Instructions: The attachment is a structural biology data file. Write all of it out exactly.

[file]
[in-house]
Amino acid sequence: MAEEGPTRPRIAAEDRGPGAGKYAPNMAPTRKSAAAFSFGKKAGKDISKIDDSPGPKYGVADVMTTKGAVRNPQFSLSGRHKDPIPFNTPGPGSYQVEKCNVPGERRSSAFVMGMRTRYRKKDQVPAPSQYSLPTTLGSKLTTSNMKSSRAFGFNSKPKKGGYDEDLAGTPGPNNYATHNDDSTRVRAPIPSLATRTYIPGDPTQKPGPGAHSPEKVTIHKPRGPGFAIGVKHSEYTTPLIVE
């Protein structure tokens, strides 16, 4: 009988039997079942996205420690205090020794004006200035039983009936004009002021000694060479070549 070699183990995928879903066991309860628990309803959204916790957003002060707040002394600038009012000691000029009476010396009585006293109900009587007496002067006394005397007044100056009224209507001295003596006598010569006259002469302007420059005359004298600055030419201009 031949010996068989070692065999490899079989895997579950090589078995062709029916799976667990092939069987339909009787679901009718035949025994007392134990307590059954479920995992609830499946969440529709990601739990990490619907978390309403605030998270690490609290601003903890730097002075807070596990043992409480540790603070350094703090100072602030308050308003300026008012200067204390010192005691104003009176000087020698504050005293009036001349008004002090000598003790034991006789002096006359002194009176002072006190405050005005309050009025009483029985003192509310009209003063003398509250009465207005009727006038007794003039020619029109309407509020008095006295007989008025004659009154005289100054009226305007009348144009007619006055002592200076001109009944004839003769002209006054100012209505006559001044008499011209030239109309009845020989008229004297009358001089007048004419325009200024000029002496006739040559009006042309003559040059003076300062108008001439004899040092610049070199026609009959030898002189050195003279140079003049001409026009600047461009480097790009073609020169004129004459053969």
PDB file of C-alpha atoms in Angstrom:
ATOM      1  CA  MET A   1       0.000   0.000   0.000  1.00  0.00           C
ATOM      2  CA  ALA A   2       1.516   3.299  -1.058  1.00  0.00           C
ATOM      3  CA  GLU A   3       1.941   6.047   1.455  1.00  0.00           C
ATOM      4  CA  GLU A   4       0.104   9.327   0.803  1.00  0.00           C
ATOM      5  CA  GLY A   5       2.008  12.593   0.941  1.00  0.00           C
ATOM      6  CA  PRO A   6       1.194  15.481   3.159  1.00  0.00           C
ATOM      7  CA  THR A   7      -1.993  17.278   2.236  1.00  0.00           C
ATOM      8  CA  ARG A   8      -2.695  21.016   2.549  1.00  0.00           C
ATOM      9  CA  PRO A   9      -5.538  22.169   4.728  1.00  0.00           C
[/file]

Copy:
[in-house]
Amino acid sequence: MAEEGPTRPRIAAEDRGPGAGKYAPNMAPTRKSAAAFSFGKKAGKDISKIDDSPGPKYGVADVMTTKGAVRNPQFSLSGRHKDPIPFNTPGPGSYQVEKCNVPGERRSSAFVMGMRTRYRKKDQVPAPSQYSLPTTLGSKLTTSNMKSSRAFGFNSKPKKGGYDEDLAGTPGPNNYATHNDDSTRVRAPIPSLATRTYIPGDPTQKPGPGAHSPEKVTIHKPRGPGFAIGVKHSEYTTPLIVE
């Protein structure tokens, strides 16, 4: 009988039997079942996205420690205090020794004006200035039983009936004009002021000694060479070549 070699183990995928879903066991309860628990309803959204916790957003002060707040002394600038009012000691000029009476010396009585006293109900009587007496002067006394005397007044100056009224209507001295003596006598010569006259002469302007420059005359004298600055030419201009 031949010996068989070692065999490899079989895997579950090589078995062709029916799976667990092939069987339909009787679901009718035949025994007392134990307590059954479920995992609830499946969440529709990601739990990490619907978390309403605030998270690490609290601003903890730097002075807070596990043992409480540790603070350094703090100072602030308050308003300026008012200067204390010192005691104003009176000087020698504050005293009036001349008004002090000598003790034991006789002096006359002194009176002072006190405050005005309050009025009483029985003192509310009209003063003398509250009465207005009727006038007794003039020619029109309407509020008095006295007989008025004659009154005289100054009226305007009348144009007619006055002592200076001109009944004839003769002209006054100012209505006559001044008499011209030239109309009845020989008229004297009358001089007048004419325009200024000029002496006739040559009006042309003559040059003076300062108008001439004899040092610049070199026609009959030898002189050195003279140079003049001409026009600047461009480097790009073609020169004129004459053969």
PDB file of C-alpha atoms in Angstrom:
ATOM      1  CA  MET A   1       0.000   0.000   0.000  1.00  0.00           C
ATOM      2  CA  ALA A   2       1.516   3.299  -1.058  1.00  0.00           C
ATOM      3  CA  GLU A   3       1.941   6.047   1.455  1.00  0.00           C
ATOM      4  CA  GLU A   4       0.104   9.327   0.803  1.00  0.00           C
ATOM      5  CA  GLY A   5       2.008  12.593   0.941  1.00  0.00           C
ATOM      6  CA  PRO A   6       1.194  15.481   3.159  1.00  0.00           C
ATOM      7  CA  THR A   7      -1.993  17.278   2.236  1.00  0.00           C
ATOM      8  CA  ARG A   8      -2.695  21.016   2.549  1.00  0.00           C
ATOM      9  CA  PRO A   9      -5.538  22.169   4.728  1.00  0.00           C